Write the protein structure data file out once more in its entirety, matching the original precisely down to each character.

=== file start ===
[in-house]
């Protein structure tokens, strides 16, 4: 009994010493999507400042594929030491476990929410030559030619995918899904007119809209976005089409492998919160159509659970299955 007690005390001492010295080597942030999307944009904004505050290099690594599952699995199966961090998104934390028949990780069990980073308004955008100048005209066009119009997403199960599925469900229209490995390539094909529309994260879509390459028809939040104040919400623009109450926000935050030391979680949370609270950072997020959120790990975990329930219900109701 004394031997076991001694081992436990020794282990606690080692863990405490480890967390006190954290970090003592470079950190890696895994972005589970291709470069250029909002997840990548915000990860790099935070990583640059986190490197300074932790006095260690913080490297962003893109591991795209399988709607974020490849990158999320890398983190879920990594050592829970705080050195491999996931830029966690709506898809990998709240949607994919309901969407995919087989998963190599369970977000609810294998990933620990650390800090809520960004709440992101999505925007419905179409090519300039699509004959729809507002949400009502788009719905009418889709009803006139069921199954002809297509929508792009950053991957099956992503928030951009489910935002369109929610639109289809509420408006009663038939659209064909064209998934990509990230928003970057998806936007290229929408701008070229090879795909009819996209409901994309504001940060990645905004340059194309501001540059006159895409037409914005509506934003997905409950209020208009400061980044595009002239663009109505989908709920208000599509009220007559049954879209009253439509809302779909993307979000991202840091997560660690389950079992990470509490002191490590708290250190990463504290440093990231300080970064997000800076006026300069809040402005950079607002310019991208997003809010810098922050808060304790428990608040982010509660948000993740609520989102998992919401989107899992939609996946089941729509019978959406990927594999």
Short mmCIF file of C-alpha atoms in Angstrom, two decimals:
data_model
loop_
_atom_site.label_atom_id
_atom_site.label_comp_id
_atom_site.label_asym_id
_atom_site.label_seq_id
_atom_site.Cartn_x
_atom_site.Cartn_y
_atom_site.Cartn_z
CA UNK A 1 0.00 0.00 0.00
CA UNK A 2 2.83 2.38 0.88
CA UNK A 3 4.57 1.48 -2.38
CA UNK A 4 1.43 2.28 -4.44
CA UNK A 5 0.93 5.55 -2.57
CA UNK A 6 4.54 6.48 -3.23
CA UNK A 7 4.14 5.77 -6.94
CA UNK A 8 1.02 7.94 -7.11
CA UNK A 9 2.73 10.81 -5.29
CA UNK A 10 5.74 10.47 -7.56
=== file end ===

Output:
[in-house]
């Protein structure tokens, strides 16, 4: 009994010493999507400042594929030491476990929410030559030619995918899904007119809209976005089409492998919160159509659970299955 007690005390001492010295080597942030999307944009904004505050290099690594599952699995199966961090998104934390028949990780069990980073308004955008100048005209066009119009997403199960599925469900229209490995390539094909529309994260879509390459028809939040104040919400623009109450926000935050030391979680949370609270950072997020959120790990975990329930219900109701 004394031997076991001694081992436990020794282990606690080692863990405490480890967390006190954290970090003592470079950190890696895994972005589970291709470069250029909002997840990548915000990860790099935070990583640059986190490197300074932790006095260690913080490297962003893109591991795209399988709607974020490849990158999320890398983190879920990594050592829970705080050195491999996931830029966690709506898809990998709240949607994919309901969407995919087989998963190599369970977000609810294998990933620990650390800090809520960004709440992101999505925007419905179409090519300039699509004959729809507002949400009502788009719905009418889709009803006139069921199954002809297509929508792009950053991957099956992503928030951009489910935002369109929610639109289809509420408006009663038939659209064909064209998934990509990230928003970057998806936007290229929408701008070229090879795909009819996209409901994309504001940060990645905004340059194309501001540059006159895409037409914005509506934003997905409950209020208009400061980044595009002239663009109505989908709920208000599509009220007559049954879209009253439509809302779909993307979000991202840091997560660690389950079992990470509490002191490590708290250190990463504290440093990231300080970064997000800076006026300069809040402005950079607002310019991208997003809010810098922050808060304790428990608040982010509660948000993740609520989102998992919401989107899992939609996946089941729509019978959406990927594999």
Short mmCIF file of C-alpha atoms in Angstrom, two decimals:
data_model
loop_
_atom_site.label_atom_id
_atom_site.label_comp_id
_atom_site.label_asym_id
_atom_site.label_seq_id
_atom_site.Cartn_x
_atom_site.Cartn_y
_atom_site.Cartn_z
CA UNK A 1 0.00 0.00 0.00
CA UNK A 2 2.83 2.38 0.88
CA UNK A 3 4.57 1.48 -2.38
CA UNK A 4 1.43 2.28 -4.44
CA UNK A 5 0.93 5.55 -2.57
CA UNK A 6 4.54 6.48 -3.23
CA UNK A 7 4.14 5.77 -6.94
CA UNK A 8 1.02 7.94 -7.11
CA UNK A 9 2.73 10.81 -5.29
CA UNK A 10 5.74 10.47 -7.56